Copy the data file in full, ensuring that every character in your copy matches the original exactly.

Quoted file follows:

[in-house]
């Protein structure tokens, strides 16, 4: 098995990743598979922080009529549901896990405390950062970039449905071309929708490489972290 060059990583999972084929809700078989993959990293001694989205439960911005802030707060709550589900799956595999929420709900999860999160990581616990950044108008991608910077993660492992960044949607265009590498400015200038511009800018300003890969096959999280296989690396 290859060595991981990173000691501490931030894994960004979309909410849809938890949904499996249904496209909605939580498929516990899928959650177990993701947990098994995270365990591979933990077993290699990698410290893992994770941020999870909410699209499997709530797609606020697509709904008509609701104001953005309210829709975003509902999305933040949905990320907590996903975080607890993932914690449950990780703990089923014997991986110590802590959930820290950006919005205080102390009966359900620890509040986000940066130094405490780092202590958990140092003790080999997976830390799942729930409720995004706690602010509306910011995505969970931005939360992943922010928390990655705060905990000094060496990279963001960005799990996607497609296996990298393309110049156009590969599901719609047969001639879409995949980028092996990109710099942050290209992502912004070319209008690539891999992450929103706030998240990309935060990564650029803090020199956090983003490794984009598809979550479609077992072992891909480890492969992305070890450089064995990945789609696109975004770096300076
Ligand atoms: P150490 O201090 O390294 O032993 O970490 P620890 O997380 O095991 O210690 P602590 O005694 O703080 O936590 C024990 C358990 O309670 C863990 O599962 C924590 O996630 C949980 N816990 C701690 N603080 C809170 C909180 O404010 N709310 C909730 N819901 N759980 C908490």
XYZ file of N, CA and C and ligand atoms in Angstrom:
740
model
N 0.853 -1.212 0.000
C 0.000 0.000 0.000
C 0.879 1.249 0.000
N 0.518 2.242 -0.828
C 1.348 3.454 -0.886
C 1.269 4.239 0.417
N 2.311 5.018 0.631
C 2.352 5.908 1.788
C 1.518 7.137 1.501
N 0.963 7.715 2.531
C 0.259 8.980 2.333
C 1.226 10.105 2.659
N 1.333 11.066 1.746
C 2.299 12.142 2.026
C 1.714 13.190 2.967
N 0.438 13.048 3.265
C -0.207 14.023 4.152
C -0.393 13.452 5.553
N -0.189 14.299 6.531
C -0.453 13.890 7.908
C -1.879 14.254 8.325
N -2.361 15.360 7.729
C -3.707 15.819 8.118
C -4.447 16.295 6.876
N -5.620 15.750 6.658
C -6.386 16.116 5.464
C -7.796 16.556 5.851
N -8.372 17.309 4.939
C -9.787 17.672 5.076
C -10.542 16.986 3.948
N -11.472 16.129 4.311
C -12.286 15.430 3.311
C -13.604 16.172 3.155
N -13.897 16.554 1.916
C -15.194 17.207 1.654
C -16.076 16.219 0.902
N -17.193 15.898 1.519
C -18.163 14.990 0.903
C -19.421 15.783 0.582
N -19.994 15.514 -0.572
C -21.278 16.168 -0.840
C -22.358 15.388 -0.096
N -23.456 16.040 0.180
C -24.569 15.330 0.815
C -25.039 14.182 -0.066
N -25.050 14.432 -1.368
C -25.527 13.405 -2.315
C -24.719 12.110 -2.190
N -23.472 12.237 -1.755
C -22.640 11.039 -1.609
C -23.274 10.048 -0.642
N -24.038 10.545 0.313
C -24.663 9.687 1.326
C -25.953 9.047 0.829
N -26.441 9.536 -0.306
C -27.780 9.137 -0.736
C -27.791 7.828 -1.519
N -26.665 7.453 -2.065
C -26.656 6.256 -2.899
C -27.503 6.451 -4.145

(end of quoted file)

[in-house]
């Protein structure tokens, strides 16, 4: 098995990743598979922080009529549901896990405390950062970039449905071309929708490489972290 060059990583999972084929809700078989993959990293001694989205439960911005802030707060709550589900799956595999929420709900999860999160990581616990950044108008991608910077993660492992960044949607265009590498400015200038511009800018300003890969096959999280296989690396 290859060595991981990173000691501490931030894994960004979309909410849809938890949904499996249904496209909605939580498929516990899928959650177990993701947990098994995270365990591979933990077993290699990698410290893992994770941020999870909410699209499997709530797609606020697509709904008509609701104001953005309210829709975003509902999305933040949905990320907590996903975080607890993932914690449950990780703990089923014997991986110590802590959930820290950006919005205080102390009966359900620890509040986000940066130094405490780092202590958990140092003790080999997976830390799942729930409720995004706690602010509306910011995505969970931005939360992943922010928390990655705060905990000094060496990279963001960005799990996607497609296996990298393309110049156009590969599901719609047969001639879409995949980028092996990109710099942050290209992502912004070319209008690539891999992450929103706030998240990309935060990564650029803090020199956090983003490794984009598809979550479609077992072992891909480890492969992305070890450089064995990945789609696109975004770096300076
Ligand atoms: P150490 O201090 O390294 O032993 O970490 P620890 O997380 O095991 O210690 P602590 O005694 O703080 O936590 C024990 C358990 O309670 C863990 O599962 C924590 O996630 C949980 N816990 C701690 N603080 C809170 C909180 O404010 N709310 C909730 N819901 N759980 C908490």
XYZ file of N, CA and C and ligand atoms in Angstrom:
740
model
N 0.853 -1.212 0.000
C 0.000 0.000 0.000
C 0.879 1.249 0.000
N 0.518 2.242 -0.828
C 1.348 3.454 -0.886
C 1.269 4.239 0.417
N 2.311 5.018 0.631
C 2.352 5.908 1.788
C 1.518 7.137 1.501
N 0.963 7.715 2.531
C 0.259 8.980 2.333
C 1.226 10.105 2.659
N 1.333 11.066 1.746
C 2.299 12.142 2.026
C 1.714 13.190 2.967
N 0.438 13.048 3.265
C -0.207 14.023 4.152
C -0.393 13.452 5.553
N -0.189 14.299 6.531
C -0.453 13.890 7.908
C -1.879 14.254 8.325
N -2.361 15.360 7.729
C -3.707 15.819 8.118
C -4.447 16.295 6.876
N -5.620 15.750 6.658
C -6.386 16.116 5.464
C -7.796 16.556 5.851
N -8.372 17.309 4.939
C -9.787 17.672 5.076
C -10.542 16.986 3.948
N -11.472 16.129 4.311
C -12.286 15.430 3.311
C -13.604 16.172 3.155
N -13.897 16.554 1.916
C -15.194 17.207 1.654
C -16.076 16.219 0.902
N -17.193 15.898 1.519
C -18.163 14.990 0.903
C -19.421 15.783 0.582
N -19.994 15.514 -0.572
C -21.278 16.168 -0.840
C -22.358 15.388 -0.096
N -23.456 16.040 0.180
C -24.569 15.330 0.815
C -25.039 14.182 -0.066
N -25.050 14.432 -1.368
C -25.527 13.405 -2.315
C -24.719 12.110 -2.190
N -23.472 12.237 -1.755
C -22.640 11.039 -1.609
C -23.274 10.048 -0.642
N -24.038 10.545 0.313
C -24.663 9.687 1.326
C -25.953 9.047 0.829
N -26.441 9.536 -0.306
C -27.780 9.137 -0.736
C -27.791 7.828 -1.519
N -26.665 7.453 -2.065
C -26.656 6.256 -2.899
C -27.503 6.451 -4.145